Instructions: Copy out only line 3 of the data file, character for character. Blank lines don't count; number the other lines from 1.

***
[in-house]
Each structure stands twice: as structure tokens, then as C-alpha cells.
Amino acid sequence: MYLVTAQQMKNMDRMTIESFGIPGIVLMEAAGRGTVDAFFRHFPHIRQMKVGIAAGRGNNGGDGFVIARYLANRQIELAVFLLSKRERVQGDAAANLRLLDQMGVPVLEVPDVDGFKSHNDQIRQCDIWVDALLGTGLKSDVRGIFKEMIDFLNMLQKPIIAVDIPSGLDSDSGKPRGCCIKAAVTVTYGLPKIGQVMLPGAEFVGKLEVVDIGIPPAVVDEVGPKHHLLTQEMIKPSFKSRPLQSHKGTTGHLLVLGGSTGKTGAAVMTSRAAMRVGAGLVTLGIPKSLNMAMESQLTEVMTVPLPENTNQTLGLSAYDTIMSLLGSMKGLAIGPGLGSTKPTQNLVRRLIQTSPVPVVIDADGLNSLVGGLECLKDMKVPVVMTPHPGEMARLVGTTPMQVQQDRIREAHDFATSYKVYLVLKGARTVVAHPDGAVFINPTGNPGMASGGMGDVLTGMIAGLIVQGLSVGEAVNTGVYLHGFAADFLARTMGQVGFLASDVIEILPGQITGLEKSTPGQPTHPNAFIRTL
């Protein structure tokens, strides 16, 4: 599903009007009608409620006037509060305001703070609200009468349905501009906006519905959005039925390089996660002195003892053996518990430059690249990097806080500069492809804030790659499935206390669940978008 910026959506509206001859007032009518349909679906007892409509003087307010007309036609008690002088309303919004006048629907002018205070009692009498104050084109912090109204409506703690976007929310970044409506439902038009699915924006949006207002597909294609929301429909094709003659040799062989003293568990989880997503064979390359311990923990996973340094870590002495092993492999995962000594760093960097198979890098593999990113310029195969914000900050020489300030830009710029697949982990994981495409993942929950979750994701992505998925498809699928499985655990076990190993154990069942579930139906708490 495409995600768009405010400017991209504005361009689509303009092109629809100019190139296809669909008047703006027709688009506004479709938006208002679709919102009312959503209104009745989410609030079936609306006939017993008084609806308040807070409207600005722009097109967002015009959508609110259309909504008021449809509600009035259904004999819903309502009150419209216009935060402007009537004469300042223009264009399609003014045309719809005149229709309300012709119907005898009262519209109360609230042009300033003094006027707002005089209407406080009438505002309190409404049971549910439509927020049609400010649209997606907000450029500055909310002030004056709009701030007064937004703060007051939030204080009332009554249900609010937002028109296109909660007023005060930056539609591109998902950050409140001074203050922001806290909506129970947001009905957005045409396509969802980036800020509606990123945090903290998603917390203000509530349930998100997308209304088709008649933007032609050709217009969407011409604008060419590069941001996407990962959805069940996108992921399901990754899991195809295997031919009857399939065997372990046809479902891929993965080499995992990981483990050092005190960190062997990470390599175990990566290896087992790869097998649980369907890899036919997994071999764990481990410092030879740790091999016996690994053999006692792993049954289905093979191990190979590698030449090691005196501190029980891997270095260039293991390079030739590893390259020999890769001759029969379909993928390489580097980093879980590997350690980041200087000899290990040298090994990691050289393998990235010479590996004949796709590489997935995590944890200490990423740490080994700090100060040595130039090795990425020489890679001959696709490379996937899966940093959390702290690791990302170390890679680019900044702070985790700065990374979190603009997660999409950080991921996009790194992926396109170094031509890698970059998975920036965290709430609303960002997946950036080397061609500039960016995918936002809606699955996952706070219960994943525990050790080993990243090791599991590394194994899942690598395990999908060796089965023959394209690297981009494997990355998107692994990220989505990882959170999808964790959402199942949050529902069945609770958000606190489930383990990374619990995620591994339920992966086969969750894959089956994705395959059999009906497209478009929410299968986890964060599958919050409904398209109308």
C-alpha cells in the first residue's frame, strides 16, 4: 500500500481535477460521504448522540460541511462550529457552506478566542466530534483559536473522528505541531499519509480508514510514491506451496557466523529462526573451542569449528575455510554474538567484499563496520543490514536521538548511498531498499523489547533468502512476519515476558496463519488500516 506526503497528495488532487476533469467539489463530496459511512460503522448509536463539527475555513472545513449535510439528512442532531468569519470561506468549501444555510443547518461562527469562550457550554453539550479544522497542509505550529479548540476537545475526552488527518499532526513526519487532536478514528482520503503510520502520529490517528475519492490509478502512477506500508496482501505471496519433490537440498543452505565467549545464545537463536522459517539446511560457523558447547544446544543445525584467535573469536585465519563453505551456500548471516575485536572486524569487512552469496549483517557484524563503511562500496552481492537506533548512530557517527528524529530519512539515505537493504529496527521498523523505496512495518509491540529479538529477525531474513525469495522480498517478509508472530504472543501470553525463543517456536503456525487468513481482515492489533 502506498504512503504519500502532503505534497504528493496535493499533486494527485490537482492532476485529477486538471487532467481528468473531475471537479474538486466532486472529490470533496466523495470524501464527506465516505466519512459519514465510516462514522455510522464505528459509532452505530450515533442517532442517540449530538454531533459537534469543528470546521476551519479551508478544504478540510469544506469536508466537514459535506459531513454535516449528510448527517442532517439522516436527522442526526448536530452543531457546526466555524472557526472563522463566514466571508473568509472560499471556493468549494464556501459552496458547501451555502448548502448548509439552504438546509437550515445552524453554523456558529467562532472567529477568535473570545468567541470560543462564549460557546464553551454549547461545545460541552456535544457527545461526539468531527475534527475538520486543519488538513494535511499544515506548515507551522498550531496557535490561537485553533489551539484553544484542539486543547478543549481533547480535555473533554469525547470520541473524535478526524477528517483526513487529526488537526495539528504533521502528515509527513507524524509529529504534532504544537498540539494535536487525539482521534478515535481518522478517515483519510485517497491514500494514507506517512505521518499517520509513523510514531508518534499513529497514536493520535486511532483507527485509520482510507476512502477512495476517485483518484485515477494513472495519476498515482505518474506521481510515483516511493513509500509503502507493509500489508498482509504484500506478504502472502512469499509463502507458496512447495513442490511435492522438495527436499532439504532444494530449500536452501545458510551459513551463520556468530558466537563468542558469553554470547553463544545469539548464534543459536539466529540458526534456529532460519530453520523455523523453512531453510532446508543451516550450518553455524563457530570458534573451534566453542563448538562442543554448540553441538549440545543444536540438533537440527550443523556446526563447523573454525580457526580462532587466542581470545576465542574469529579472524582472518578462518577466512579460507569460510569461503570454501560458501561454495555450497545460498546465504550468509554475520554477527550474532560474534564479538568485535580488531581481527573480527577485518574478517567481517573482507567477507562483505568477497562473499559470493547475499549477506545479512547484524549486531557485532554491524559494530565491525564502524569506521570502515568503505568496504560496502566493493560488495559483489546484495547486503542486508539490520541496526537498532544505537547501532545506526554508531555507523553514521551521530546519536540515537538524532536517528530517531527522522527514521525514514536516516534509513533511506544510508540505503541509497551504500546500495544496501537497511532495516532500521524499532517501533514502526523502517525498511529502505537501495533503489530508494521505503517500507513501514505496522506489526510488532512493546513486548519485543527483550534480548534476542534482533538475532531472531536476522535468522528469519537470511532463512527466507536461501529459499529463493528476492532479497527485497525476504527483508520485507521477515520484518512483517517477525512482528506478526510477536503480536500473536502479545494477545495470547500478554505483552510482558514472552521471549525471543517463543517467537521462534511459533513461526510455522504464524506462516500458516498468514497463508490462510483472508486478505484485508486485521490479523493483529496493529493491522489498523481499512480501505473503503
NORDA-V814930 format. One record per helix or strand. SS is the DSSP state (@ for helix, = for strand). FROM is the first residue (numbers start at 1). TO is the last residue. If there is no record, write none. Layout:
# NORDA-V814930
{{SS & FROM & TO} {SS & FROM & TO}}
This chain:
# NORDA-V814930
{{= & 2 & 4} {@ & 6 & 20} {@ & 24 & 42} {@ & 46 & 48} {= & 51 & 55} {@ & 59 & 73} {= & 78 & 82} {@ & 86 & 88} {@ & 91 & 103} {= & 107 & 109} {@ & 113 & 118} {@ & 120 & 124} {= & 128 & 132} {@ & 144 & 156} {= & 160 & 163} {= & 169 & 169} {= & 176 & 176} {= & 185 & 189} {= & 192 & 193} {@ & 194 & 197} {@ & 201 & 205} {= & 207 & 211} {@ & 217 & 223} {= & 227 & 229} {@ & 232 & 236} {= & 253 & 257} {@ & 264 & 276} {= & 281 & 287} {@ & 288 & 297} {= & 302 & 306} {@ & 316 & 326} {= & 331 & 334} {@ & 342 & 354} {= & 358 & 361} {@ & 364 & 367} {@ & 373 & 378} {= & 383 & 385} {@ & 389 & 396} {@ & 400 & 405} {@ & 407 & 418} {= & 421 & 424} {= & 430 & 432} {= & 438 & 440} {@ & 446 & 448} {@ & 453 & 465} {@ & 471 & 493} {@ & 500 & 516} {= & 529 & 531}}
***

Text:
Amino acid sequence: MYLVTAQQMKNMDRMTIESFGIPGIVLMEAAGRGTVDAFFRHFPHIRQMKVGIAAGRGNNGGDGFVIARYLANRQIELAVFLLSKRERVQGDAAANLRLLDQMGVPVLEVPDVDGFKSHNDQIRQCDIWVDALLGTGLKSDVRGIFKEMIDFLNMLQKPIIAVDIPSGLDSDSGKPRGCCIKAAVTVTYGLPKIGQVMLPGAEFVGKLEVVDIGIPPAVVDEVGPKHHLLTQEMIKPSFKSRPLQSHKGTTGHLLVLGGSTGKTGAAVMTSRAAMRVGAGLVTLGIPKSLNMAMESQLTEVMTVPLPENTNQTLGLSAYDTIMSLLGSMKGLAIGPGLGSTKPTQNLVRRLIQTSPVPVVIDADGLNSLVGGLECLKDMKVPVVMTPHPGEMARLVGTTPMQVQQDRIREAHDFATSYKVYLVLKGARTVVAHPDGAVFINPTGNPGMASGGMGDVLTGMIAGLIVQGLSVGEAVNTGVYLHGFAADFLARTMGQVGFLASDVIEILPGQITGLEKSTPGQPTHPNAFIRTL